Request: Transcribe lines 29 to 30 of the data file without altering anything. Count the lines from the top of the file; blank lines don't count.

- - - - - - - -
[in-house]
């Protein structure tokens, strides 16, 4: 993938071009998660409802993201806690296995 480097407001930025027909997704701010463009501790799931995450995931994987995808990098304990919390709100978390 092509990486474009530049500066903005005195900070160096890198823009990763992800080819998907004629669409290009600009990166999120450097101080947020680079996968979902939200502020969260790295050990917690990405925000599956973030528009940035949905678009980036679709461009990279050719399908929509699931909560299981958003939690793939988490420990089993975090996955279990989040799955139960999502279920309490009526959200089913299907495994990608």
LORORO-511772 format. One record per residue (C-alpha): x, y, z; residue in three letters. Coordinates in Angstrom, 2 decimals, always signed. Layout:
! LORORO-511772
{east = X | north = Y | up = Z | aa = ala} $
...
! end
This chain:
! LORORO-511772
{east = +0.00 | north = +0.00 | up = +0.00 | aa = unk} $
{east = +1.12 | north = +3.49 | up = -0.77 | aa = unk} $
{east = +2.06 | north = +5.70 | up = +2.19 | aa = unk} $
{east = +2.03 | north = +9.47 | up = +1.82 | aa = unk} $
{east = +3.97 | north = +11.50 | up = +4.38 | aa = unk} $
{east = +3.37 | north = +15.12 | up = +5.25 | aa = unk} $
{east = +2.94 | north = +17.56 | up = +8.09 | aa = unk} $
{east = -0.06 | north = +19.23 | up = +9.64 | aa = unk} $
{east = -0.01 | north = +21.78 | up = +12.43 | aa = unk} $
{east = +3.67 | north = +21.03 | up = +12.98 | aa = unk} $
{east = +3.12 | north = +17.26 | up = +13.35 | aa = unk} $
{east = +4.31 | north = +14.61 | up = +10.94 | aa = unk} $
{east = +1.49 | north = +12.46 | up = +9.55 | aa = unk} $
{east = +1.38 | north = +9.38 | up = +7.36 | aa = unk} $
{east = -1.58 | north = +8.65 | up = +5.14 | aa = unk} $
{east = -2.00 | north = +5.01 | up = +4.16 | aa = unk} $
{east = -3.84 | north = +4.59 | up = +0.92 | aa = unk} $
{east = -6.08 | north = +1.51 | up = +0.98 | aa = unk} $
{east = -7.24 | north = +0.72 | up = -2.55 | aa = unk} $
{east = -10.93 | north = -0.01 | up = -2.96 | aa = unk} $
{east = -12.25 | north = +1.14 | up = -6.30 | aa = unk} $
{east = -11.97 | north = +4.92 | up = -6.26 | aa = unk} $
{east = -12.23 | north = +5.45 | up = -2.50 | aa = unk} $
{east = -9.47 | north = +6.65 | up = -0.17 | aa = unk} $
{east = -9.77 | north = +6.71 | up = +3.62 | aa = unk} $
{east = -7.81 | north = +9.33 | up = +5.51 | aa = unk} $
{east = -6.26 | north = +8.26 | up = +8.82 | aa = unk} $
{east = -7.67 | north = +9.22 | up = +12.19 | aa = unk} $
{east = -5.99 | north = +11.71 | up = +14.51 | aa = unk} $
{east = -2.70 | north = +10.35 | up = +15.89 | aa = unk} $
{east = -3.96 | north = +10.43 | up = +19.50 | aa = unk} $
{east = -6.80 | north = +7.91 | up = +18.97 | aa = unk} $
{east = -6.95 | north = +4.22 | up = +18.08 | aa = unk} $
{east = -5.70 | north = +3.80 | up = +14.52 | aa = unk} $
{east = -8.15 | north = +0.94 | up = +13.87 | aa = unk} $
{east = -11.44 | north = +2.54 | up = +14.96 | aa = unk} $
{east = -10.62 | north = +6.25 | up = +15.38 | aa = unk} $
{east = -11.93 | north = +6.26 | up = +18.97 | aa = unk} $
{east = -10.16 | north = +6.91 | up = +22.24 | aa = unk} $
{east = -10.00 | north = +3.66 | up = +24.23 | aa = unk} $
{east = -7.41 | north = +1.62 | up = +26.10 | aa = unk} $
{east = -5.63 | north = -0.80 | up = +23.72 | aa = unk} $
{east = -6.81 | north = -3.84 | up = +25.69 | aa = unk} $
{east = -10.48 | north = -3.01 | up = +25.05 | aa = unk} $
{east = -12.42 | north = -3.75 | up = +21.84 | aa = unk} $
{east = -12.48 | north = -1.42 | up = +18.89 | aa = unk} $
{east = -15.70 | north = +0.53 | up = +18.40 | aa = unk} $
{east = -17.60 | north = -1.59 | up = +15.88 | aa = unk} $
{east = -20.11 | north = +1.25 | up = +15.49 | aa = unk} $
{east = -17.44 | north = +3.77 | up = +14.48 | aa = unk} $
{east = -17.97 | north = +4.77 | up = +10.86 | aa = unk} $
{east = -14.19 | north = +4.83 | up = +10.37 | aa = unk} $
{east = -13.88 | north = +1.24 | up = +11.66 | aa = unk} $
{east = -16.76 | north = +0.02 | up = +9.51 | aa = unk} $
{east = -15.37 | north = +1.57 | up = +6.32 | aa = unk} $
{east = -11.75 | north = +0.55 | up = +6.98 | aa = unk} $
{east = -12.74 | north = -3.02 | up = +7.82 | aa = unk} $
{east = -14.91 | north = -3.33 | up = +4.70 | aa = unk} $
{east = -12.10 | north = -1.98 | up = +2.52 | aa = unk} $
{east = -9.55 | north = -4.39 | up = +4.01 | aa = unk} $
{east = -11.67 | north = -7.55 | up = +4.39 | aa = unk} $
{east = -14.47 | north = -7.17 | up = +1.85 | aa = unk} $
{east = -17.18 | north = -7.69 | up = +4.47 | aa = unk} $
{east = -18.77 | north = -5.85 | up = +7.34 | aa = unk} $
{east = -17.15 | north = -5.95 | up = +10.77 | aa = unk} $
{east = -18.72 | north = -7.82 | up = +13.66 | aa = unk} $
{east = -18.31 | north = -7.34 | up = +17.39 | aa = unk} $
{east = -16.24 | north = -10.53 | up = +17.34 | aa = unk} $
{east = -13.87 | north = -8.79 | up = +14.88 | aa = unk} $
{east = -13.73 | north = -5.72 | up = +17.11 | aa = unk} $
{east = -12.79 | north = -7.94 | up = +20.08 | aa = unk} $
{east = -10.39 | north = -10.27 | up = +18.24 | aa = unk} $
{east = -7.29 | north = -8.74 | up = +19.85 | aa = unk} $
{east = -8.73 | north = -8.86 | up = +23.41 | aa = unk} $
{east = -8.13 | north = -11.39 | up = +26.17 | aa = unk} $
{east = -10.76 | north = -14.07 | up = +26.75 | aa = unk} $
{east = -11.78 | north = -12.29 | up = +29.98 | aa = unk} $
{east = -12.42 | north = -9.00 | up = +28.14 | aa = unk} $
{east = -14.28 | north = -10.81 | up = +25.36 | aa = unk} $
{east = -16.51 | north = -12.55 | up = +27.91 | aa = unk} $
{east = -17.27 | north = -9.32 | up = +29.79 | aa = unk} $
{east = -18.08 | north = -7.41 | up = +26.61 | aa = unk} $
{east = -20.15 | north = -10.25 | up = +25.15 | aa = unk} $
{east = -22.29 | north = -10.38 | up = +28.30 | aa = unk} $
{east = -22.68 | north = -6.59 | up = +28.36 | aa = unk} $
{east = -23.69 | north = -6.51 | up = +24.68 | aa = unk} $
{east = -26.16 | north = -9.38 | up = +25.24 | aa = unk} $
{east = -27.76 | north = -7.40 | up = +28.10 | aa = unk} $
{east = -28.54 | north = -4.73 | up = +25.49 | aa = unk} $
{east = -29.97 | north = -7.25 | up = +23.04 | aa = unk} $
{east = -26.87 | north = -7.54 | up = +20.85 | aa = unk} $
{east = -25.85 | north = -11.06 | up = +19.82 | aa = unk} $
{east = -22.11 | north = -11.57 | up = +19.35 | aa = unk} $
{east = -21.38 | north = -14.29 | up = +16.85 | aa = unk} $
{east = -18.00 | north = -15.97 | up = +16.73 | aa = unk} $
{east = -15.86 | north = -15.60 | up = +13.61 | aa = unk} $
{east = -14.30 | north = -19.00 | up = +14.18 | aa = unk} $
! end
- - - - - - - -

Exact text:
{east = -10.93 | north = -0.01 | up = -2.96 | aa = unk} $
{east = -12.25 | north = +1.14 | up = -6.30 | aa = unk} $